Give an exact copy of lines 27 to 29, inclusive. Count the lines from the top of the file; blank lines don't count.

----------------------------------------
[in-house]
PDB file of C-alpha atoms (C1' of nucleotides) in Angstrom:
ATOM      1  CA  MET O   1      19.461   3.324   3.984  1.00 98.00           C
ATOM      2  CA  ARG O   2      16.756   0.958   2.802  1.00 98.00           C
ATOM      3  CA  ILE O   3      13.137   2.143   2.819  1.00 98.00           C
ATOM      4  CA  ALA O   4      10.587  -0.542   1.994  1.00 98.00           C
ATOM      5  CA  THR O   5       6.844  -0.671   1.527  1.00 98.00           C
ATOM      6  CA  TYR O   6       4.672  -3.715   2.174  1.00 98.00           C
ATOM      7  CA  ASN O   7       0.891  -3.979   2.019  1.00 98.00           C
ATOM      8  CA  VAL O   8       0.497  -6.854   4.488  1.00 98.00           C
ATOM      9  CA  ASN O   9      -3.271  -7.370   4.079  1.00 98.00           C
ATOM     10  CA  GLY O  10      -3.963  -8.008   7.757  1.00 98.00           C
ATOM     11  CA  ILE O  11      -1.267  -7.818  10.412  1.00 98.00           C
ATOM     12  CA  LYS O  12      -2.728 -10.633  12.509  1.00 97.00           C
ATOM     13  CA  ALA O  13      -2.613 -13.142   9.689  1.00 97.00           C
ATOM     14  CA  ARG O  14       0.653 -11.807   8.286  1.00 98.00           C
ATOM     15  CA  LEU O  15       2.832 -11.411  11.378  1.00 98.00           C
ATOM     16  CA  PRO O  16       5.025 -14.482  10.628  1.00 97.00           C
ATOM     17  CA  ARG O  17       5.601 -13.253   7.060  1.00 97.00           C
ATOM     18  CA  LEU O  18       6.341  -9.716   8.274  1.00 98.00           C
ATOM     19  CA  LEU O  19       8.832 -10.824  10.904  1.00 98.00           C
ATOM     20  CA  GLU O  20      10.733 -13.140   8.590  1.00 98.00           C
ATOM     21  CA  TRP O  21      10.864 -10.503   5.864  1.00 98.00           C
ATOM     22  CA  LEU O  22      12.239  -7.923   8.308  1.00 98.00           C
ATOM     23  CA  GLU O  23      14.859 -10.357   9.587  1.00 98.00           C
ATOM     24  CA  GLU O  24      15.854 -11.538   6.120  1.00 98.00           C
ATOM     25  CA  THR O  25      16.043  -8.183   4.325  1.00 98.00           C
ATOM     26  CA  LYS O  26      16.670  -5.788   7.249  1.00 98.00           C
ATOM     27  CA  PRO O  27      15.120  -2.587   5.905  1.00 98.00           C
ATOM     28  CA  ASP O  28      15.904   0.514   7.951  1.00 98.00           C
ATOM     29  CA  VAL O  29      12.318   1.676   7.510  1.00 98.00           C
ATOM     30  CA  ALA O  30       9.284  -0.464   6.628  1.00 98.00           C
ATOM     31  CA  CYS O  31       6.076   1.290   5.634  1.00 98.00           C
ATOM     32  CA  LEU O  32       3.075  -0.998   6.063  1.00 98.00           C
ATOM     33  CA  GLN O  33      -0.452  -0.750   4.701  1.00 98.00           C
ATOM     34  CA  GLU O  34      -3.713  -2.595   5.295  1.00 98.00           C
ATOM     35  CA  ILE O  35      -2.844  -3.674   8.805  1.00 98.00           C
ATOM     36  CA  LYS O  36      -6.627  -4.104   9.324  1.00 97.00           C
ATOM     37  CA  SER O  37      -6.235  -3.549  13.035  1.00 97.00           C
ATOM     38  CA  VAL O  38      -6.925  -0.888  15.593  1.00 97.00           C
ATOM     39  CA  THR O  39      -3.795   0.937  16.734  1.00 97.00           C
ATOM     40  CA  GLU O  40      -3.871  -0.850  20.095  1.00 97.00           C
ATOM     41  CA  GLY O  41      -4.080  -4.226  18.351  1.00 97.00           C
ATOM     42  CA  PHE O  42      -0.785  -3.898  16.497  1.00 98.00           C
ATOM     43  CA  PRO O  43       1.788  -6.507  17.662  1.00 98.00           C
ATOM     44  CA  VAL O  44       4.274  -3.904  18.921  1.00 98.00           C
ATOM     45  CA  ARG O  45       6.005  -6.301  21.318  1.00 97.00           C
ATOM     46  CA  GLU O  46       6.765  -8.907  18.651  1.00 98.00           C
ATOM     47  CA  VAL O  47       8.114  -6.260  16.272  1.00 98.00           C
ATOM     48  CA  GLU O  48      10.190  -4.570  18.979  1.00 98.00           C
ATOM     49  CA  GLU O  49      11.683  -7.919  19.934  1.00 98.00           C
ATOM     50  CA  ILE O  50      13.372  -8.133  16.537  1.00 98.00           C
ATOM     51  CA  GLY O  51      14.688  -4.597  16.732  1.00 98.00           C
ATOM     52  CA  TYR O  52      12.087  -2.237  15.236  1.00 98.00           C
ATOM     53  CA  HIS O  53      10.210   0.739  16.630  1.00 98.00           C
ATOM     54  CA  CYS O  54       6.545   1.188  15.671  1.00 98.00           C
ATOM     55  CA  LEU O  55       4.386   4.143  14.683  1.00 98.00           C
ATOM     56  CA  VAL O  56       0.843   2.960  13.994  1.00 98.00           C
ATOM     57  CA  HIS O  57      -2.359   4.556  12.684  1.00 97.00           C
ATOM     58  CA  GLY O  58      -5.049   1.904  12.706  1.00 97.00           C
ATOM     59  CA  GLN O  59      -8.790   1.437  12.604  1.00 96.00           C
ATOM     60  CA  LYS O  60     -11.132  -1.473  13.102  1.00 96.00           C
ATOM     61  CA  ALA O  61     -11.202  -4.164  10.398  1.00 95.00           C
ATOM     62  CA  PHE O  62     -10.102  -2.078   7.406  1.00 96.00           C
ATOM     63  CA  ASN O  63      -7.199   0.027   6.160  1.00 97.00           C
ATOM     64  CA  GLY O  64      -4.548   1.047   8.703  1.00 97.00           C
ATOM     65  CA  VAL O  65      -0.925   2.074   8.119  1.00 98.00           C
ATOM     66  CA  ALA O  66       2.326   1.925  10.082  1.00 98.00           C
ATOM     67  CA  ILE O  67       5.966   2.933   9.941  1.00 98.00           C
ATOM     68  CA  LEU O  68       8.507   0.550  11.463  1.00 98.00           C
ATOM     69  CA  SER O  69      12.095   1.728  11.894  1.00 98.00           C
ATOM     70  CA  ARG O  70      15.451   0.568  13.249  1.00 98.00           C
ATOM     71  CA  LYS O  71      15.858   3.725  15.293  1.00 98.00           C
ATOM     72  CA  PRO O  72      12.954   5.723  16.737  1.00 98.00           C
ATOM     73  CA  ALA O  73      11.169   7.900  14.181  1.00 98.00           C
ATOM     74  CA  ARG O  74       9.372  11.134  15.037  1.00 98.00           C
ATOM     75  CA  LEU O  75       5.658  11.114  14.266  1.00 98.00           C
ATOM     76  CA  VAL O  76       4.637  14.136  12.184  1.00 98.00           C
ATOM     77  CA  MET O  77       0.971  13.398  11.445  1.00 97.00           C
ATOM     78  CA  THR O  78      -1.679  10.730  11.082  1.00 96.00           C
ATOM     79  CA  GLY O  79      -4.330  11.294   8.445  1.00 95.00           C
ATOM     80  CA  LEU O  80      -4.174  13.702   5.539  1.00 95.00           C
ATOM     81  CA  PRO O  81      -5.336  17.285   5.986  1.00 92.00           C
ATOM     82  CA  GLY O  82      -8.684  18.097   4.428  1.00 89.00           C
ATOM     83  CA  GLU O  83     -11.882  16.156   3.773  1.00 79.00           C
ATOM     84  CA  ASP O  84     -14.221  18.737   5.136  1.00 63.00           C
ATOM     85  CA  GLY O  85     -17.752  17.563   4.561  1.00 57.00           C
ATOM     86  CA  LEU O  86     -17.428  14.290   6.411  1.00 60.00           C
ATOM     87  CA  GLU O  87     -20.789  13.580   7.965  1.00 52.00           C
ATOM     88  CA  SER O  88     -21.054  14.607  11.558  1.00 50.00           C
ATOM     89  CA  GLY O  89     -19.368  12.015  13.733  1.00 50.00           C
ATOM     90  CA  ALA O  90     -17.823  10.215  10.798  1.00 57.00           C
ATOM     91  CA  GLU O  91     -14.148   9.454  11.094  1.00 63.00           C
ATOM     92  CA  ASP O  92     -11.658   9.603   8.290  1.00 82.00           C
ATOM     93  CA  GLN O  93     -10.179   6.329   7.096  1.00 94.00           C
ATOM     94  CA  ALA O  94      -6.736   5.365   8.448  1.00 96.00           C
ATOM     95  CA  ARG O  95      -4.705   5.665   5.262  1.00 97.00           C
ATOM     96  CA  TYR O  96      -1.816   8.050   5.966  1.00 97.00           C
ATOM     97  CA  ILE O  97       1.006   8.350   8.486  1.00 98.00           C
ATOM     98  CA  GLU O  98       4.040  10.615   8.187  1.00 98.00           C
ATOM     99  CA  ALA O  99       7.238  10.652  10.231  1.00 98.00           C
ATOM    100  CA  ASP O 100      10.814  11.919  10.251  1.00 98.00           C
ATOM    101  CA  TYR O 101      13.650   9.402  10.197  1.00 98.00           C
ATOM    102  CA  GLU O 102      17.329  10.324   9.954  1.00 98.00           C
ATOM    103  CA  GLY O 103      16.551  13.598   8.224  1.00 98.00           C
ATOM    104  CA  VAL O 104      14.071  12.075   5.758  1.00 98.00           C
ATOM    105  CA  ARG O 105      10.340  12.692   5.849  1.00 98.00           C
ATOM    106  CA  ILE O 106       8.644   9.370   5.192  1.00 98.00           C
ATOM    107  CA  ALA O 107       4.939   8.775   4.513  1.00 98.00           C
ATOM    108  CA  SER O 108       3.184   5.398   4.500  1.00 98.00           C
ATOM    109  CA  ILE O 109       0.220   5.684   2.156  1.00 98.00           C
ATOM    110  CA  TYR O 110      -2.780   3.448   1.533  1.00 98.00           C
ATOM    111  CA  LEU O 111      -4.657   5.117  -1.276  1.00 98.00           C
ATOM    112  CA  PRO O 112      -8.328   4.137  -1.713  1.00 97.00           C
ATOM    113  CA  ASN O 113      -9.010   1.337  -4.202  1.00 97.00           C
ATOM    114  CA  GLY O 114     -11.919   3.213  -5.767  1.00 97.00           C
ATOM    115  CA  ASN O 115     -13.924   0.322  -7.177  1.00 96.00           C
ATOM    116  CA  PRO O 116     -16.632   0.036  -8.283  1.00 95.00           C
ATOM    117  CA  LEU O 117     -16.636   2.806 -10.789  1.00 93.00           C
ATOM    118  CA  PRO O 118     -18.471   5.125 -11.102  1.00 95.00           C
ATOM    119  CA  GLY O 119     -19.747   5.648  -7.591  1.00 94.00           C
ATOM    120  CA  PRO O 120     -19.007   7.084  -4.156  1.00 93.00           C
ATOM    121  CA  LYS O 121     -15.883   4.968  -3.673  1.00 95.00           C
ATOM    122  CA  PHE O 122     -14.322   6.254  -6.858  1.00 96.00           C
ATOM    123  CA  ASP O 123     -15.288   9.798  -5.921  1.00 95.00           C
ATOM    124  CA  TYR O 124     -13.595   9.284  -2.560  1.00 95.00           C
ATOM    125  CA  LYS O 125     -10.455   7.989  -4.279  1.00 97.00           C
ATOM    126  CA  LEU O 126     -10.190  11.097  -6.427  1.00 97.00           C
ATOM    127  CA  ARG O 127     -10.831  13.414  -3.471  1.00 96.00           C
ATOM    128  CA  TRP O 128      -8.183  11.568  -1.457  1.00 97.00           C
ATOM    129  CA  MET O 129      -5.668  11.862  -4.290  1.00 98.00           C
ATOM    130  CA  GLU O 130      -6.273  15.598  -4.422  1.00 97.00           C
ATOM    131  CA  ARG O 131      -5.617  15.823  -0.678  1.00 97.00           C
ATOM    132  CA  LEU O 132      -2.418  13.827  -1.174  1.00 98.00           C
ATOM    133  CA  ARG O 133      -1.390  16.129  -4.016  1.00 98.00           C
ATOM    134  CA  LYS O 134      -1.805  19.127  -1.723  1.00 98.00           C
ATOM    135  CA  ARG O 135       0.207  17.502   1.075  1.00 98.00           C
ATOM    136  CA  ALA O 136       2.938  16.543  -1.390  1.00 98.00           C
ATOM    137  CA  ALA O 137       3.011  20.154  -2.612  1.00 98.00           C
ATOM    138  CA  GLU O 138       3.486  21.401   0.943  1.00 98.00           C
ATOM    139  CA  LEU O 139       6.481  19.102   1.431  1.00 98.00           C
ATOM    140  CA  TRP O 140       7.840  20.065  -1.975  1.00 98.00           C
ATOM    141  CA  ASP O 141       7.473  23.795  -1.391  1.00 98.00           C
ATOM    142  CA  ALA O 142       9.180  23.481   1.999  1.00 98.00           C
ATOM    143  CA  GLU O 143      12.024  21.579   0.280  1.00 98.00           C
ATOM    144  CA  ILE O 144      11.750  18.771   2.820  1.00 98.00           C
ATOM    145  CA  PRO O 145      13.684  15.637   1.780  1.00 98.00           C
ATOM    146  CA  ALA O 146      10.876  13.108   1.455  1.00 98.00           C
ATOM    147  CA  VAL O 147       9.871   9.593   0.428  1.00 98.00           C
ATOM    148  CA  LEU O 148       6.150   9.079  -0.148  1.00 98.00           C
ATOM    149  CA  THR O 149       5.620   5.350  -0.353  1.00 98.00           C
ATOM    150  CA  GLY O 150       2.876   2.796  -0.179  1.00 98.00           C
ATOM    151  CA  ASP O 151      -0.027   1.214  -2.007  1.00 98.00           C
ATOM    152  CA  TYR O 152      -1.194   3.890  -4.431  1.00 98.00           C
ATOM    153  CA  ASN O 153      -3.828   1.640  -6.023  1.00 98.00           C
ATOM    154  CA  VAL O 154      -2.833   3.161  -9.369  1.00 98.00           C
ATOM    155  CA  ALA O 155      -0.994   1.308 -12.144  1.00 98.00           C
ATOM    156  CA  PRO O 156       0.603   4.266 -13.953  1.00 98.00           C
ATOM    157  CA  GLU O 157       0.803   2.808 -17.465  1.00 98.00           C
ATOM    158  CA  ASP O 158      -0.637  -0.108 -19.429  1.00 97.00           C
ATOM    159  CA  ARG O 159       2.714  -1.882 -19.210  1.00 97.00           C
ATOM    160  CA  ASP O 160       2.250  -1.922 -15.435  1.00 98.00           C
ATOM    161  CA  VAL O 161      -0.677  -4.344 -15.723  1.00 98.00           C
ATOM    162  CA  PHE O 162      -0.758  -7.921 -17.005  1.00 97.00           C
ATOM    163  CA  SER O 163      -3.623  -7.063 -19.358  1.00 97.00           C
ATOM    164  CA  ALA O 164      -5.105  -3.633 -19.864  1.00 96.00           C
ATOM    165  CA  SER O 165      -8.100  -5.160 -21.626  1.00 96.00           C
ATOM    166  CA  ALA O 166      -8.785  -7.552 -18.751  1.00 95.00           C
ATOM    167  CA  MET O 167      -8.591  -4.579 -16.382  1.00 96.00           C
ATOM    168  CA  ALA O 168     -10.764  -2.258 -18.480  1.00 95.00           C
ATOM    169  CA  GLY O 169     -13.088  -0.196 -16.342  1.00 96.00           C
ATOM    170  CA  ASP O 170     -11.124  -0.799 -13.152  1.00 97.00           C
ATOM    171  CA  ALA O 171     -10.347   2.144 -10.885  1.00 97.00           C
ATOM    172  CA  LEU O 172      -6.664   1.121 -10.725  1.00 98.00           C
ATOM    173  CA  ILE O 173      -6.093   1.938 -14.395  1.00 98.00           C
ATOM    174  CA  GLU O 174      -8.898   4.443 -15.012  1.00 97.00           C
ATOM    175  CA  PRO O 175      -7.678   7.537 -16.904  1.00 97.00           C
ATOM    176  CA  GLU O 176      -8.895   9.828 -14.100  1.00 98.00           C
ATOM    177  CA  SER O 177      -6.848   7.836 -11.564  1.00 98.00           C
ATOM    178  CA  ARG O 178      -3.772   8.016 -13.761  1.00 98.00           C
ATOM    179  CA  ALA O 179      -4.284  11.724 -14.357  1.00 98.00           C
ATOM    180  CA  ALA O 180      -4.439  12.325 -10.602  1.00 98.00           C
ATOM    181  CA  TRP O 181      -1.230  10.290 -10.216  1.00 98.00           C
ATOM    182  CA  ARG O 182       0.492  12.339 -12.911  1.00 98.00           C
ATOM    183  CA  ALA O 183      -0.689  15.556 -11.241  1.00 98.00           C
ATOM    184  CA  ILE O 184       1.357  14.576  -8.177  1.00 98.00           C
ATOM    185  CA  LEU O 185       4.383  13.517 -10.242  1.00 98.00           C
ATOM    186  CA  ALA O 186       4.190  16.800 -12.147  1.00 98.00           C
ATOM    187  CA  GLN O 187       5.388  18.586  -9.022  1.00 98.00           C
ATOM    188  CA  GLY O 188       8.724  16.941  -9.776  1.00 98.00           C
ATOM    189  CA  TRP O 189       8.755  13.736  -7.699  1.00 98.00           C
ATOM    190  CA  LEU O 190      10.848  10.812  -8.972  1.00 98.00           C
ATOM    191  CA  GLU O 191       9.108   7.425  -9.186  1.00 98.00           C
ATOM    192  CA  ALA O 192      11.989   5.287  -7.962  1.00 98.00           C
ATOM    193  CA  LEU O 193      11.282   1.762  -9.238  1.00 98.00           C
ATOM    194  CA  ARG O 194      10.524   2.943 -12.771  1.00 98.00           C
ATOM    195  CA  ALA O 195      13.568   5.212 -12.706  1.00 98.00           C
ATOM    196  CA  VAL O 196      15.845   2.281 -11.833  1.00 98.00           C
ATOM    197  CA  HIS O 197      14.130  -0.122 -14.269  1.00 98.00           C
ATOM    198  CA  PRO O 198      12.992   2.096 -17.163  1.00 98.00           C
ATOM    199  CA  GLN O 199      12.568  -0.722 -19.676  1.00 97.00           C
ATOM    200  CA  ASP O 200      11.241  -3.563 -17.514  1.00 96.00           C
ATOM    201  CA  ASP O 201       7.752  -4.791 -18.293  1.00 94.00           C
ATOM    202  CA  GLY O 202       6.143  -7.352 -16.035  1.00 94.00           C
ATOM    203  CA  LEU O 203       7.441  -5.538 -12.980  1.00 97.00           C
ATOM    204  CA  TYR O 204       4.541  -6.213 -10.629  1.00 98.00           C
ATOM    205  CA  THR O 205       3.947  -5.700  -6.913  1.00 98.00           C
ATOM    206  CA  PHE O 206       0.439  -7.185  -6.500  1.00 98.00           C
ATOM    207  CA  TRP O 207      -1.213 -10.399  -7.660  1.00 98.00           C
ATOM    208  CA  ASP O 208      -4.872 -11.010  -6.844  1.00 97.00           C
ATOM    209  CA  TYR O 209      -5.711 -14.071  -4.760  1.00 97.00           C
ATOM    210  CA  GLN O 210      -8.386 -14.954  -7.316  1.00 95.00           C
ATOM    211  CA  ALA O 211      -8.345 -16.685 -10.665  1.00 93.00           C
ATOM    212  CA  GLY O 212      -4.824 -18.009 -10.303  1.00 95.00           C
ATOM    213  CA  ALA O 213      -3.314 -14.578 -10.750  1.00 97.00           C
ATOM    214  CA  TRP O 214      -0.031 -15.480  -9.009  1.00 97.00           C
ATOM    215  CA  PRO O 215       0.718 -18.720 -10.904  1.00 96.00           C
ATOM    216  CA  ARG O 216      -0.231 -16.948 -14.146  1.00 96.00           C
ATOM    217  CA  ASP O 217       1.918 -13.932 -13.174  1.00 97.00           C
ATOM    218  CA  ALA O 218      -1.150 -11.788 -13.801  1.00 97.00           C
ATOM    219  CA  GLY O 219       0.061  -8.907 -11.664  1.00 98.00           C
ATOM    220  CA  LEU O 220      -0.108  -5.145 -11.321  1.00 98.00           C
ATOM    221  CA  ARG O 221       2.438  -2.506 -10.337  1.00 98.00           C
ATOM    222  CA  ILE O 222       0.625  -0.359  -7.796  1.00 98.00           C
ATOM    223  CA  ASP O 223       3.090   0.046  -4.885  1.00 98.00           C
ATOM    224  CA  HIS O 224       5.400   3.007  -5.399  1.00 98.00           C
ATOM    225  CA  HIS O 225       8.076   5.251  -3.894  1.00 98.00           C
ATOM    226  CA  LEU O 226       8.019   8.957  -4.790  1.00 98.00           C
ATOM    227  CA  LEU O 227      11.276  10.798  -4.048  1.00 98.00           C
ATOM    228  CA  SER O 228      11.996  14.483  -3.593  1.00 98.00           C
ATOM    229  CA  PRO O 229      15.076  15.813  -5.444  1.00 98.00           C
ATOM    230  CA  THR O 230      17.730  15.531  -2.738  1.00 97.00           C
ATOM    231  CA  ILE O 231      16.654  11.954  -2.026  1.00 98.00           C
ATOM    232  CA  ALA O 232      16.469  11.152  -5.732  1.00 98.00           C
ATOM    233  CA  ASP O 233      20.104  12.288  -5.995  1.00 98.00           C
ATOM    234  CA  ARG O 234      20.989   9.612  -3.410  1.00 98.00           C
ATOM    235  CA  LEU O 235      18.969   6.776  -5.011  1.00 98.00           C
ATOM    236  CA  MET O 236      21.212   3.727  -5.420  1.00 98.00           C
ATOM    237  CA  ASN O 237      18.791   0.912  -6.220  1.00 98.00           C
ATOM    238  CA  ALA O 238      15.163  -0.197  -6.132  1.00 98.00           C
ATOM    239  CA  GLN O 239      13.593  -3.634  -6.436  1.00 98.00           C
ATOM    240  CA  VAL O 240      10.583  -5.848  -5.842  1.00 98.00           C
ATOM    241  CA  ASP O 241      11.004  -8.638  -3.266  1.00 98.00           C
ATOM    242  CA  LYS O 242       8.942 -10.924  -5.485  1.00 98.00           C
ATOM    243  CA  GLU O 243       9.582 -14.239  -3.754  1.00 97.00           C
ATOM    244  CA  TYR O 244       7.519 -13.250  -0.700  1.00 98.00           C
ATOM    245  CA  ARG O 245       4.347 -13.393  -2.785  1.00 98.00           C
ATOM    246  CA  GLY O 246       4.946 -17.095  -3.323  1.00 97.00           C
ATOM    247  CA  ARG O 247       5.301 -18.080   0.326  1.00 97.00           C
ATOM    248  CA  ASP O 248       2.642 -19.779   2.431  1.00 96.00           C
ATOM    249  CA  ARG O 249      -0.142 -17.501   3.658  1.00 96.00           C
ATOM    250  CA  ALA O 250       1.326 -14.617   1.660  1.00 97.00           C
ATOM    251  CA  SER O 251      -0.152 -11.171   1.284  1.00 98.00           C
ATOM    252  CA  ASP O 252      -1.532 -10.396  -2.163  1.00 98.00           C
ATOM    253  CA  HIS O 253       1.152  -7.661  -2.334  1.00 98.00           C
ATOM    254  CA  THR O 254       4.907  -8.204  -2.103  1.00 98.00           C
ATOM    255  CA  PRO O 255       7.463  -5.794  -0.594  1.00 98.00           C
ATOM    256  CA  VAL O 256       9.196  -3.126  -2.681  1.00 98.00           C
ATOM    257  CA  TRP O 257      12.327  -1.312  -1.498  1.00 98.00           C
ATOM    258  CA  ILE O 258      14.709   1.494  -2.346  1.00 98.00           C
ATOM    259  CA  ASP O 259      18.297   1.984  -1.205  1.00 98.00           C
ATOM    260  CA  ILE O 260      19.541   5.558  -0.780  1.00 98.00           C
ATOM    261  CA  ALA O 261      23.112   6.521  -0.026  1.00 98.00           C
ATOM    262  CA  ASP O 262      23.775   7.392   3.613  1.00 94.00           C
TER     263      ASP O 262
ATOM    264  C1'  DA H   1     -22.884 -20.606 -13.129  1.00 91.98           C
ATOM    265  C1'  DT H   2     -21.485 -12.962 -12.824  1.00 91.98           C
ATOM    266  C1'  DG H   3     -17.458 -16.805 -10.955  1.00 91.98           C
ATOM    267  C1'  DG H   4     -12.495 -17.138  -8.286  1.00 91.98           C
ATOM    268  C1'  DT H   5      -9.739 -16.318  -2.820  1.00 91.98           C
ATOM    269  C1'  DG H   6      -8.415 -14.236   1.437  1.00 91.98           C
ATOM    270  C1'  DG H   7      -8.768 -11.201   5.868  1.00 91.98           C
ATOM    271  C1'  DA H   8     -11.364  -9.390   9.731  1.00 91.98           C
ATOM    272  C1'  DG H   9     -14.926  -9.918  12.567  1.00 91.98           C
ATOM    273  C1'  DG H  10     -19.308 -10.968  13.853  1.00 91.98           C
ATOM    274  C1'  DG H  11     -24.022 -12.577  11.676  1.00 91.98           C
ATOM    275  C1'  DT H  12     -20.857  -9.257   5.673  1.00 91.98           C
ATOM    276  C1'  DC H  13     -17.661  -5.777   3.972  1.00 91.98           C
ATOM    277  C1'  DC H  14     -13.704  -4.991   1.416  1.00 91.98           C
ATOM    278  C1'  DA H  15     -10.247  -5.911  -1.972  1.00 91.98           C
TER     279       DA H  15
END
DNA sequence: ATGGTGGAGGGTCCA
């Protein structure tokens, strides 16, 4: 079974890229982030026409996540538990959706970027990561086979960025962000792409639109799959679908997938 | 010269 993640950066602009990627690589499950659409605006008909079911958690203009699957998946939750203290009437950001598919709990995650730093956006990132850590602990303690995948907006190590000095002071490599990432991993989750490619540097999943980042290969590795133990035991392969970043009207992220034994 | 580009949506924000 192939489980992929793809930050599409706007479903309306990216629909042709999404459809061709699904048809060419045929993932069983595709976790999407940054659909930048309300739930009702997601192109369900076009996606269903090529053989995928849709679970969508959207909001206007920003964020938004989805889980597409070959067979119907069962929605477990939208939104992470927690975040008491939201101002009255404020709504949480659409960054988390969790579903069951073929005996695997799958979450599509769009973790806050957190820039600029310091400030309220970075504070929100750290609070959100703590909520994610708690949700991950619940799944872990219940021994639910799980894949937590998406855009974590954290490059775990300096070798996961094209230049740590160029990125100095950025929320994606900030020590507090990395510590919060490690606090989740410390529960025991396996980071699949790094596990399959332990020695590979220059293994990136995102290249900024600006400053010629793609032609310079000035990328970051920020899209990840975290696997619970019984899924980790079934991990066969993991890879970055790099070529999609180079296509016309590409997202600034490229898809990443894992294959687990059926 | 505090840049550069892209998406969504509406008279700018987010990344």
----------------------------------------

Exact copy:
ATOM     25  CA  THR O  25      16.043  -8.183   4.325  1.00 98.00           C
ATOM     26  CA  LYS O  26      16.670  -5.788   7.249  1.00 98.00           C
ATOM     27  CA  PRO O  27      15.120  -2.587   5.905  1.00 98.00           C